IVY (Hedera helix)

This common climber arouses conflicting passions like few other plants. It is not a parasite - it gets its nourishment from it roots - but it attaches itself to trees, walls, fences or any vertical surface so as to gain height. The typical "ivy-shaped" leaf is found only on the non-flowering shoots; the leaves of the flowering shoots are pointed but un-lobed (see the photograph). Ivy is strongly disliked by most foresters and tree-surgeons because, if left unchecked, it can smother even the tallest tree, and with its sheer weight it can cause the tree to collapse. It cans also damage buildings by locking gutters and eroding walls if the mortar is at all crumbly.

On the other hand, ivy is invaluable to wildlife. Its flowers, from September onwards, are loved by bees as a late source of nectar, and they are followed by black berries which are food for birds and mammals at a difficult time of the year. At all times it is a haven for small wildlife, insects, spiders and the like, and a roosting and nesting place for birds. It also provides useful fodder for farm animals.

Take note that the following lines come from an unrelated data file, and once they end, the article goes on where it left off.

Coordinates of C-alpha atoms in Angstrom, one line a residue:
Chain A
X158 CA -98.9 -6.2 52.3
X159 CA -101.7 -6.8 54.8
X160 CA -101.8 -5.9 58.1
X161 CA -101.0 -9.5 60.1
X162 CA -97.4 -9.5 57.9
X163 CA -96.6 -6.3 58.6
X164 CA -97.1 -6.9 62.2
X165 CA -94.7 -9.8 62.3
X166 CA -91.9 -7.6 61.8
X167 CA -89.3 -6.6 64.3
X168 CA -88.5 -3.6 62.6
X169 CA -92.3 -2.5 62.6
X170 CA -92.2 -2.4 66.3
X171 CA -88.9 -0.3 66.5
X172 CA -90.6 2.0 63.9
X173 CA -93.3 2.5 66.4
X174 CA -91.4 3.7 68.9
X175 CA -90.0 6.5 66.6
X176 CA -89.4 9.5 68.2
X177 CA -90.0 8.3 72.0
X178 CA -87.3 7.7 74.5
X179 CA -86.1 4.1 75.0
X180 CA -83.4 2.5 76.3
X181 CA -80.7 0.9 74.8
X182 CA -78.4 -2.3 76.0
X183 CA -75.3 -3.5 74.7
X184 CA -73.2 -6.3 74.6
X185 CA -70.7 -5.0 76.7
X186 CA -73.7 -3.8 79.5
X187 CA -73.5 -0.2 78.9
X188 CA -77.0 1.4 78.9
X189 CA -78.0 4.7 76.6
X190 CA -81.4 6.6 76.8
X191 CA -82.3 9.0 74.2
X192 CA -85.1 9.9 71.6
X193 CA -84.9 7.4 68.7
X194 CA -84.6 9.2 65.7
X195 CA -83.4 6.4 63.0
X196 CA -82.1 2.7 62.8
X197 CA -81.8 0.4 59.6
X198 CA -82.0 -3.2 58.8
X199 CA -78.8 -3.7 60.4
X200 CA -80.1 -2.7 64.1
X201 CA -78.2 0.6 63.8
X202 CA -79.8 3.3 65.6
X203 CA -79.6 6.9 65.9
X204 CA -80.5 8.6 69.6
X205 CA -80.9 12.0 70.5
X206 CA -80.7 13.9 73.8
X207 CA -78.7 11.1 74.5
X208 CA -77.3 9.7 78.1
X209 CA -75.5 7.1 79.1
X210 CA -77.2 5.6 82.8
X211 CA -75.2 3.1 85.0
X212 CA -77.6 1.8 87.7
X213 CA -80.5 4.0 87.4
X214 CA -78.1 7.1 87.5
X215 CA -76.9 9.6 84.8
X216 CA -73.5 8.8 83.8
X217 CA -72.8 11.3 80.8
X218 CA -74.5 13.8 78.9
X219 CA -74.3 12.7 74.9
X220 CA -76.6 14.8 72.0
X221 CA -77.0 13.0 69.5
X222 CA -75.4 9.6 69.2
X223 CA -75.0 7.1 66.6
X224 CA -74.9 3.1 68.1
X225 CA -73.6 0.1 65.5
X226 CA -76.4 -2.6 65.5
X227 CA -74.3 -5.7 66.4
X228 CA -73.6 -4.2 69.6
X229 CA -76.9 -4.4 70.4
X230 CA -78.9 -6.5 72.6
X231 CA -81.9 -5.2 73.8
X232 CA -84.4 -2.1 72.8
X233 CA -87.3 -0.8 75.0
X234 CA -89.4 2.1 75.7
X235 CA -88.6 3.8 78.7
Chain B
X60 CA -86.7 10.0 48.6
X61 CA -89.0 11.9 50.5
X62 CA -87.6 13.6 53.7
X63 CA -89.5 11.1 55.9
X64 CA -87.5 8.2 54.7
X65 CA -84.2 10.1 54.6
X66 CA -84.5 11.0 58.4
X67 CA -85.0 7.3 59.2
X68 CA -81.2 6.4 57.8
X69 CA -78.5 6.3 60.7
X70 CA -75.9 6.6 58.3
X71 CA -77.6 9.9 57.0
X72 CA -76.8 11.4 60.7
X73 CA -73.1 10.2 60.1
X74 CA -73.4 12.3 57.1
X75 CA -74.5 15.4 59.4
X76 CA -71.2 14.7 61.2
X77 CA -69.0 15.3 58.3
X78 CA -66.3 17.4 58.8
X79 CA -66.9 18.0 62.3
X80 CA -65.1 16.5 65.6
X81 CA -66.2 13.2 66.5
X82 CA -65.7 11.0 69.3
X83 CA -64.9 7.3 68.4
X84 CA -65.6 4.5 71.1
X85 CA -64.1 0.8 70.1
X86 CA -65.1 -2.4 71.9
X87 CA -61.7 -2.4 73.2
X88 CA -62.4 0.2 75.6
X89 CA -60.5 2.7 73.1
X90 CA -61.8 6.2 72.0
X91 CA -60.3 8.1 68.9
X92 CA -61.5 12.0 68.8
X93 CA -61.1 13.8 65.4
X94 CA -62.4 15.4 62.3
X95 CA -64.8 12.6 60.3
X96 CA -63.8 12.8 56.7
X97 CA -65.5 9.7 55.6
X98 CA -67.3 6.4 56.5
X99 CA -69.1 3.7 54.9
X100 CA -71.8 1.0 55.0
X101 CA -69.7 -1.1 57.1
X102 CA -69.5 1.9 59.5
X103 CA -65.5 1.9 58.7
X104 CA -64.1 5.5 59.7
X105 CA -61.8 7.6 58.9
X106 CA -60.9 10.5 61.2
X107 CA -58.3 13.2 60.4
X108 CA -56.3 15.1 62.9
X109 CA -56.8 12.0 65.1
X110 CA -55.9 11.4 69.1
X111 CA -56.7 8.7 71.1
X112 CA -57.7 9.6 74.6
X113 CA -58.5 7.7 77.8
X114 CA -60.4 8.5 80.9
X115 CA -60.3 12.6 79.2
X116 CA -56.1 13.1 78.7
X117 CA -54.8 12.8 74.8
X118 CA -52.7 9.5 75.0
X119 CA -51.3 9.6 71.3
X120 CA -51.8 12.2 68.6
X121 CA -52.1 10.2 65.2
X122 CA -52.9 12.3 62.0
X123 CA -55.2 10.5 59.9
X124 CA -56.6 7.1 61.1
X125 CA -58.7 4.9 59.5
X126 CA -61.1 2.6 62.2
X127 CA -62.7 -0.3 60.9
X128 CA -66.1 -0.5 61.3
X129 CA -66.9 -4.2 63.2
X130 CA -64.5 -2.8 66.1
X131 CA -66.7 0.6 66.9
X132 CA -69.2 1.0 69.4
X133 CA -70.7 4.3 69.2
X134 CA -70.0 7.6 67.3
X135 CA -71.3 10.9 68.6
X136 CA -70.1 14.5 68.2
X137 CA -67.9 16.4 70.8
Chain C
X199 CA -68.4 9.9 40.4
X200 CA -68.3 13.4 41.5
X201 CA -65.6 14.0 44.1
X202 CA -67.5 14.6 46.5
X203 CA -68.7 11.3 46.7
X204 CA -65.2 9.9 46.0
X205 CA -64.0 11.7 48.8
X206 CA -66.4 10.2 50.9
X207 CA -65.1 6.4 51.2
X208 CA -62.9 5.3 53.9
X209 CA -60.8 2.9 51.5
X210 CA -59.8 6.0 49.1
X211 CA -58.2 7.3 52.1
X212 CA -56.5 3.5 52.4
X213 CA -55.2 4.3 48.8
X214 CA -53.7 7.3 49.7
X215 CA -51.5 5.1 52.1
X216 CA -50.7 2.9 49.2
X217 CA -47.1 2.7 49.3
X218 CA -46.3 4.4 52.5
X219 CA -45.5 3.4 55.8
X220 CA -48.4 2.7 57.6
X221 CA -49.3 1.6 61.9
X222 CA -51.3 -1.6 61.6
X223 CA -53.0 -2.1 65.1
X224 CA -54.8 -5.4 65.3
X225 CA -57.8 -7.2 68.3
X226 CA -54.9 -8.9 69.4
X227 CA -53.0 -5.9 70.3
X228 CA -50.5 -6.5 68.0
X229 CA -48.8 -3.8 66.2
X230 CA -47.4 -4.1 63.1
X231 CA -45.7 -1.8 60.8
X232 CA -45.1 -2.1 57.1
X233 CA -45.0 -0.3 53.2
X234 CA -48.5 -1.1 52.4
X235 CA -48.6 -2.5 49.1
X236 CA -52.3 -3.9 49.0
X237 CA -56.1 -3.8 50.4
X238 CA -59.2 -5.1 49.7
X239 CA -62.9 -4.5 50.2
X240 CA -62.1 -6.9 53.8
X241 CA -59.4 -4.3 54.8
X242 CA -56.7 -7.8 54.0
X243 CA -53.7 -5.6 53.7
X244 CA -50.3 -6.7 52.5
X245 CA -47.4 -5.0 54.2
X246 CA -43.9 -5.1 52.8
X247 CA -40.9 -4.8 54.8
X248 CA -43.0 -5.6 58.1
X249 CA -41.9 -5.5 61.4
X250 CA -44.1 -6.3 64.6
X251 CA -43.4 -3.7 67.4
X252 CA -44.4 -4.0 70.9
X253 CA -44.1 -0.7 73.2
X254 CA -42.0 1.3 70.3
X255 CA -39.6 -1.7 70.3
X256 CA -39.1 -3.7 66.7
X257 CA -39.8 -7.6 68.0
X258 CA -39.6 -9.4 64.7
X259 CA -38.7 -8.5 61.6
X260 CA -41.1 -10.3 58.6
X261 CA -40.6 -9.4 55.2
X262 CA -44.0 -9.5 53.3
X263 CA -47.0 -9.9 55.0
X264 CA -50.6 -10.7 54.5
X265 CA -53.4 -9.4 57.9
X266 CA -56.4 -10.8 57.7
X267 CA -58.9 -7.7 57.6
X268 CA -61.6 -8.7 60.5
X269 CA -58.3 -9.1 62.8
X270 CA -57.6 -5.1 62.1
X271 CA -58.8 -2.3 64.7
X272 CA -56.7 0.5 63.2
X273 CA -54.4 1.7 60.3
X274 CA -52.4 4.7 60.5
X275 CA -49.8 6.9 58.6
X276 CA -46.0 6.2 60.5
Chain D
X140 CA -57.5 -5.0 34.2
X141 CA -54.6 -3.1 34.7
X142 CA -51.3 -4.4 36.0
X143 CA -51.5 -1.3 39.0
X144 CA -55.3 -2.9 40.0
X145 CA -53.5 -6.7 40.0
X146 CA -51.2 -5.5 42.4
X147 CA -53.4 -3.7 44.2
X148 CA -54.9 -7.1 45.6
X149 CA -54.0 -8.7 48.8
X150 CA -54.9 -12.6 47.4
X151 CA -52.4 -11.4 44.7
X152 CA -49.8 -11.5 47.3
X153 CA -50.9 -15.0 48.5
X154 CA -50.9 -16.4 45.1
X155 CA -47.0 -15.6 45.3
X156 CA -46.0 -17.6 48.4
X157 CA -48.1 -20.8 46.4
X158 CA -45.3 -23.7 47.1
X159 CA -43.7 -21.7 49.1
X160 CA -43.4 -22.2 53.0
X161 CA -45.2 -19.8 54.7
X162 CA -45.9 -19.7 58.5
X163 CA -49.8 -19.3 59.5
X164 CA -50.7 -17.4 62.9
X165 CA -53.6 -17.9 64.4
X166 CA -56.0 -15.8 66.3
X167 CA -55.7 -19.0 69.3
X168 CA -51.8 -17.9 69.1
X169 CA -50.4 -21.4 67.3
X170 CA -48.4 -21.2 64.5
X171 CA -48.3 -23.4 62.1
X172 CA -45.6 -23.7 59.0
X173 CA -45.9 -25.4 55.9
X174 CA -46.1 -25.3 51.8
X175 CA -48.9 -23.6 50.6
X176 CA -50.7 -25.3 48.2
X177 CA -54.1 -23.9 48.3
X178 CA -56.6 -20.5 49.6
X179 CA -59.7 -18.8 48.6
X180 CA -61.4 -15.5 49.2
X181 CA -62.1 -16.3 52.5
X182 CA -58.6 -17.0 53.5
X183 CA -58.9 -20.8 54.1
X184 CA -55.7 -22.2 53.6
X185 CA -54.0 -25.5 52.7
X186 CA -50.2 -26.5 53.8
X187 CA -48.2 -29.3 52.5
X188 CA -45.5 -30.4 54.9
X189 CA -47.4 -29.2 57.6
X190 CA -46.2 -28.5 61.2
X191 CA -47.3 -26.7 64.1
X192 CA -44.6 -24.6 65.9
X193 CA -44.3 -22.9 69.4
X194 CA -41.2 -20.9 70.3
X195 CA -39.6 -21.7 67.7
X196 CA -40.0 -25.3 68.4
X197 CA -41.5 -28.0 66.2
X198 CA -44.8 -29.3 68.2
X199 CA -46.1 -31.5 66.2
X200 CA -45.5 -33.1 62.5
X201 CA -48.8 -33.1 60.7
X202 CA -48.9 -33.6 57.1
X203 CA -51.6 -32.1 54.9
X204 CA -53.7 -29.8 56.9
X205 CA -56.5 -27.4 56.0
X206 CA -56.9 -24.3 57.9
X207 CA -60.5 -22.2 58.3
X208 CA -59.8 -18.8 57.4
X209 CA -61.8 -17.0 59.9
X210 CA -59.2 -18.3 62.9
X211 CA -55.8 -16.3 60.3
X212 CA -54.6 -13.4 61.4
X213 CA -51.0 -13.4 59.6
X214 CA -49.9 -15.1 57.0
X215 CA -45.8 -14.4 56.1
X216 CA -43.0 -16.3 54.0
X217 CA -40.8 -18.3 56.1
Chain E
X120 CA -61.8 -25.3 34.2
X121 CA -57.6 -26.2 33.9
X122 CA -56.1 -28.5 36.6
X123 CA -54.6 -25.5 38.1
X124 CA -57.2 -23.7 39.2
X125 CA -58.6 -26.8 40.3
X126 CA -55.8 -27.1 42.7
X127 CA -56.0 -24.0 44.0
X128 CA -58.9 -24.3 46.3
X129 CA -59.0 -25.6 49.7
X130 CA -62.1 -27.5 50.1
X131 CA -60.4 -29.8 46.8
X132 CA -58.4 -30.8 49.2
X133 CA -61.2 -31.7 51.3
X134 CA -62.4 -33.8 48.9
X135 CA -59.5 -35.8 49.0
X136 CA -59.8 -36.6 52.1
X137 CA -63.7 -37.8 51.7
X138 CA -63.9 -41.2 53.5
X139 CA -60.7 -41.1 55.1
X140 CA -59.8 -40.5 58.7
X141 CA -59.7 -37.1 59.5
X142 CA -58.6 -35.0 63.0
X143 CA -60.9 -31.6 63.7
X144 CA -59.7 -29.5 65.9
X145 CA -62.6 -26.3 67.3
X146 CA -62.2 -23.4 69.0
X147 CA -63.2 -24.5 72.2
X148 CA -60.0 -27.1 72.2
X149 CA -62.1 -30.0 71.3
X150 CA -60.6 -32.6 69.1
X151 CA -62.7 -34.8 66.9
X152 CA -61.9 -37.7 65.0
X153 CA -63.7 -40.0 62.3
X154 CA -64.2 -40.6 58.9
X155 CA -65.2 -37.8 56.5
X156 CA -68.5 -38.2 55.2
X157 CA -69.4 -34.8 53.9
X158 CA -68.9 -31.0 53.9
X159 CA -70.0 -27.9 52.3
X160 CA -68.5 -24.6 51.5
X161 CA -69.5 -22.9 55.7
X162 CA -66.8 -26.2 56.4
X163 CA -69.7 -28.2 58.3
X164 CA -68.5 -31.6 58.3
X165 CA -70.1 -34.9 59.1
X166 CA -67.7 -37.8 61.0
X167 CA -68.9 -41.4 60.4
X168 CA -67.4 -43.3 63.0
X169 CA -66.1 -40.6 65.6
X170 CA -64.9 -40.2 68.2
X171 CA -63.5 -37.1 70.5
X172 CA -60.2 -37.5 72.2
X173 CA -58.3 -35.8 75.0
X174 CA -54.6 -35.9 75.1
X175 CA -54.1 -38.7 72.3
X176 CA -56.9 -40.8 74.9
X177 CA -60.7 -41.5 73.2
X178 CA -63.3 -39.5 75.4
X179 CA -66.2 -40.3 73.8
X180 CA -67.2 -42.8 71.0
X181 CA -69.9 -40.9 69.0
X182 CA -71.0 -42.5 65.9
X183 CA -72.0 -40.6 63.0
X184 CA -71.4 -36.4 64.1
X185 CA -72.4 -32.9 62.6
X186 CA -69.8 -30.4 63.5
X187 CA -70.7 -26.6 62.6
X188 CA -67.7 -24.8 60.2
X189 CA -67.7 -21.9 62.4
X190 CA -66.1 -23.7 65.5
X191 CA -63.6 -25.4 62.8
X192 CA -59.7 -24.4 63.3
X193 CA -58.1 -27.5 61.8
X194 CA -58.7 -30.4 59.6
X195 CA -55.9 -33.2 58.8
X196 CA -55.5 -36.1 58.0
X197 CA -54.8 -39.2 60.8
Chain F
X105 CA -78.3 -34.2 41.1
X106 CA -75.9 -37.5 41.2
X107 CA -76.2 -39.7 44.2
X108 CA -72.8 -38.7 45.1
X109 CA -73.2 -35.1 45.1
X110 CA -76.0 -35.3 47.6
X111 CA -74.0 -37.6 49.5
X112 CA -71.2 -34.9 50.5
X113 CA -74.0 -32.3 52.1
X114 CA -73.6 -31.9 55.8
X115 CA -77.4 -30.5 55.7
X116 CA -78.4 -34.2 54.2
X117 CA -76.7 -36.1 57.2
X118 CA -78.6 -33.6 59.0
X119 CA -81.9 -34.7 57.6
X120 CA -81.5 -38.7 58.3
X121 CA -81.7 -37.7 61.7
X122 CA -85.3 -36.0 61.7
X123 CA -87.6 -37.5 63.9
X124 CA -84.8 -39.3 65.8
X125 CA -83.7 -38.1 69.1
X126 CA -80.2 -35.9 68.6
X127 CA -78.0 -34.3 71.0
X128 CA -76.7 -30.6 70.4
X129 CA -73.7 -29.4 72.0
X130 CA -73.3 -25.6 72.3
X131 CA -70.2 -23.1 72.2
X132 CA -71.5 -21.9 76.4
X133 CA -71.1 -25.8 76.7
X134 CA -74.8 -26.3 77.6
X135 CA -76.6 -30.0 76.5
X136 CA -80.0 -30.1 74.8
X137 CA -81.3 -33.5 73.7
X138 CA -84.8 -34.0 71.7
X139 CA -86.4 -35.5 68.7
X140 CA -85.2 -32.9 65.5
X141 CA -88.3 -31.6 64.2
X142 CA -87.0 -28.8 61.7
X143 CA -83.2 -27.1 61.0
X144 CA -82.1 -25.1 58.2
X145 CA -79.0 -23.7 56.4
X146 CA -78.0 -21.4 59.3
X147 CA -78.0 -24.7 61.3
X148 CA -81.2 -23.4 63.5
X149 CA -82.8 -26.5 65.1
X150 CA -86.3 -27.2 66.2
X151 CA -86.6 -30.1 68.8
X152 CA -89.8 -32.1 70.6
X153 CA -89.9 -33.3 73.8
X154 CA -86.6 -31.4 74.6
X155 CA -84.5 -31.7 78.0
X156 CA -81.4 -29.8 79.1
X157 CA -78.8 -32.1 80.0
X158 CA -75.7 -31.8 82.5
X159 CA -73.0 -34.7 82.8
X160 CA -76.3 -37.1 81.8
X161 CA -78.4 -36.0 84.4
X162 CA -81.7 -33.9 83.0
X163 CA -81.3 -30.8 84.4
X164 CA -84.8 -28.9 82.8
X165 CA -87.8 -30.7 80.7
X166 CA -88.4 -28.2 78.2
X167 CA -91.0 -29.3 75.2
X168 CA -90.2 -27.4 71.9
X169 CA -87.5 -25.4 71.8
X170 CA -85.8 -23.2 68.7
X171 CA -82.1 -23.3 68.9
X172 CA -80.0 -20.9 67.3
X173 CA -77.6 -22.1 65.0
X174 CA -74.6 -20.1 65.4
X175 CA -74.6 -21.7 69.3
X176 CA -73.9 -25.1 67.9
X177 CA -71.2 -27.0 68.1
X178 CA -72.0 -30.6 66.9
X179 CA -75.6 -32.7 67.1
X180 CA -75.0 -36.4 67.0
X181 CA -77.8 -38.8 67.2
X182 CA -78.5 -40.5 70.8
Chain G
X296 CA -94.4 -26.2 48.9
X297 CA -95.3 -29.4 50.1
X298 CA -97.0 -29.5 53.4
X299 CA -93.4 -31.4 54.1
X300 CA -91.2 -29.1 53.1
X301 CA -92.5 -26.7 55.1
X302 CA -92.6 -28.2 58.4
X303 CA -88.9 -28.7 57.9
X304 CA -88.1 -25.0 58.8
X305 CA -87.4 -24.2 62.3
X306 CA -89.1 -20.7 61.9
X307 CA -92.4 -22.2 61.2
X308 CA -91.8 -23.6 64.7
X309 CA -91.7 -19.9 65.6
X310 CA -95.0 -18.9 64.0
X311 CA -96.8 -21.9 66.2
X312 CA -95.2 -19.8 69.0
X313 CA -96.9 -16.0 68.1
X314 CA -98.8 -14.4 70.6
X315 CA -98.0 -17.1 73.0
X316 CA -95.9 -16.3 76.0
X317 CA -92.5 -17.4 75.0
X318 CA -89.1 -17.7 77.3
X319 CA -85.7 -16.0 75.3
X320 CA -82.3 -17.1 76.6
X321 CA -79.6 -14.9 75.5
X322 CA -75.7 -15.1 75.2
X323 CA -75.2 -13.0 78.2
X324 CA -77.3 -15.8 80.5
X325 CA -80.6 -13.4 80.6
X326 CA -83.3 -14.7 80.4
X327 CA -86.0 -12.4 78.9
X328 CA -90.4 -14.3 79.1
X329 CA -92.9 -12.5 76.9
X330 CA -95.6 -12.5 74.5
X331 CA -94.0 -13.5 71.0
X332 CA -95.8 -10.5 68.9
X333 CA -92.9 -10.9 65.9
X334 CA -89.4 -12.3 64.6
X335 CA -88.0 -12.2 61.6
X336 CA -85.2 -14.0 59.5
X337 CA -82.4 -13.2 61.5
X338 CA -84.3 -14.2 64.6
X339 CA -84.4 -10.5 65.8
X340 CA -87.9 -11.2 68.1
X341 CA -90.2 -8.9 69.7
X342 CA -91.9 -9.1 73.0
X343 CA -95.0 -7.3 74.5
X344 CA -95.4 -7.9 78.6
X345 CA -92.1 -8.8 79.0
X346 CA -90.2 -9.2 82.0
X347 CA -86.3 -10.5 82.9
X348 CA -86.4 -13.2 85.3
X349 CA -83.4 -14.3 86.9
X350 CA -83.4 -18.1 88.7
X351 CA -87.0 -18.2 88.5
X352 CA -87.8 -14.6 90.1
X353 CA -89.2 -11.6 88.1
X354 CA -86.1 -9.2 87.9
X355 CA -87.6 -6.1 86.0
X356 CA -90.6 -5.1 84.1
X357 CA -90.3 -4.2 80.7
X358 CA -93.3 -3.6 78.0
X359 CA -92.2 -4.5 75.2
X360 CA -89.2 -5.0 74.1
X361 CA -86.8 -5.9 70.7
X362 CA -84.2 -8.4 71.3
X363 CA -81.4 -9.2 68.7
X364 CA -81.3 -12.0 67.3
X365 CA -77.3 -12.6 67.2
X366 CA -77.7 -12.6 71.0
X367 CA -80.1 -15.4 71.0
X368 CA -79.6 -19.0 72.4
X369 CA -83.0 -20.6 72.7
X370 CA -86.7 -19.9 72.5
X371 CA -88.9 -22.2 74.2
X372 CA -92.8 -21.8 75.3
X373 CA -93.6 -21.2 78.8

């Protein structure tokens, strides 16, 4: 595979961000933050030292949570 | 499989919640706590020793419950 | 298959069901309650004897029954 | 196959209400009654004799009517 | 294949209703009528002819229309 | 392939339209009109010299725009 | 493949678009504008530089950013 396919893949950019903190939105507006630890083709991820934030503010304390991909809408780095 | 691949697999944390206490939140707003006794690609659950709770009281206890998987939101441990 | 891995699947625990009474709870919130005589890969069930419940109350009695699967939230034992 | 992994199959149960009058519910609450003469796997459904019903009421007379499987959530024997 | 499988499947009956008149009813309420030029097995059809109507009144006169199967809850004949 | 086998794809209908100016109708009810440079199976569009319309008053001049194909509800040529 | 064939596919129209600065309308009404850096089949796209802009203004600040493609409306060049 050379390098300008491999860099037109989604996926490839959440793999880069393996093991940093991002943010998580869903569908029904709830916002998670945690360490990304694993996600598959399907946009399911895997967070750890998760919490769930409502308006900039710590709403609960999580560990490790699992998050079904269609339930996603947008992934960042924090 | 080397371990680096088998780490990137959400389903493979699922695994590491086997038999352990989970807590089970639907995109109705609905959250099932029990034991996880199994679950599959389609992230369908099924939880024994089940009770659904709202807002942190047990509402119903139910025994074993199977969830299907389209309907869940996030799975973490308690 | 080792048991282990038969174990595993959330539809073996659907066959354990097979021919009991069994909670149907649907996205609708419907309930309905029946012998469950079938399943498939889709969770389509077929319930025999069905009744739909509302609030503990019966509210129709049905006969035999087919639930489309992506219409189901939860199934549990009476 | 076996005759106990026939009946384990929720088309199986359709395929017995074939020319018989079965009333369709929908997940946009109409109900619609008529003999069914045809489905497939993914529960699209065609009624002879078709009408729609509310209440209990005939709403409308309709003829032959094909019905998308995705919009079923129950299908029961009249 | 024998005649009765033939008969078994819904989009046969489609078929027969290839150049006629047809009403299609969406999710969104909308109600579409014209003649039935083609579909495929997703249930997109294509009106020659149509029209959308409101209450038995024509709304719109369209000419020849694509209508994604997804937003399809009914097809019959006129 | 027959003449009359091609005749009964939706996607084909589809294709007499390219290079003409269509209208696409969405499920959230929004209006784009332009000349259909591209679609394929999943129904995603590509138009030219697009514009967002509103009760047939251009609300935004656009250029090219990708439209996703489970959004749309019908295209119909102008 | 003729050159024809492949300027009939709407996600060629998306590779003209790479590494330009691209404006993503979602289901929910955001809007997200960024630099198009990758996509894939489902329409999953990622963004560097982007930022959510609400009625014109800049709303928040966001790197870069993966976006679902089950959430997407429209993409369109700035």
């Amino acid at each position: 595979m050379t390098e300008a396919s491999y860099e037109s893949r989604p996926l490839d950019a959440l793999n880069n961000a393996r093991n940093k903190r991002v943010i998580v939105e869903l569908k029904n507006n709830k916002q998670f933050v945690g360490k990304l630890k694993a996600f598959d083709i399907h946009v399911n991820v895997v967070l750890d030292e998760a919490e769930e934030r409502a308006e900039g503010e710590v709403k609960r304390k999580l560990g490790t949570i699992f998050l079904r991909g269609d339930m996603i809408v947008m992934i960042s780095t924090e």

It has been said to possess many qualities, for example, as a remedy for hangovers, or as a cure for verrucas and warts.

Ivy is also much appreciated for its decorative uses, especially by anyone with a taste for the picturesque or gothic - ivy covered ruins were the rage in Victorian days. Of course, it has long been used to "deck the hall" at Christmas.

"Save that from yonder ivy-mantled tower,
The moping owl does to the moon complain..."*

*Thomas Gray: "Elegy written in a Country Churchyard".

Notes by George Metcalfe. Photos by Colin Wootton.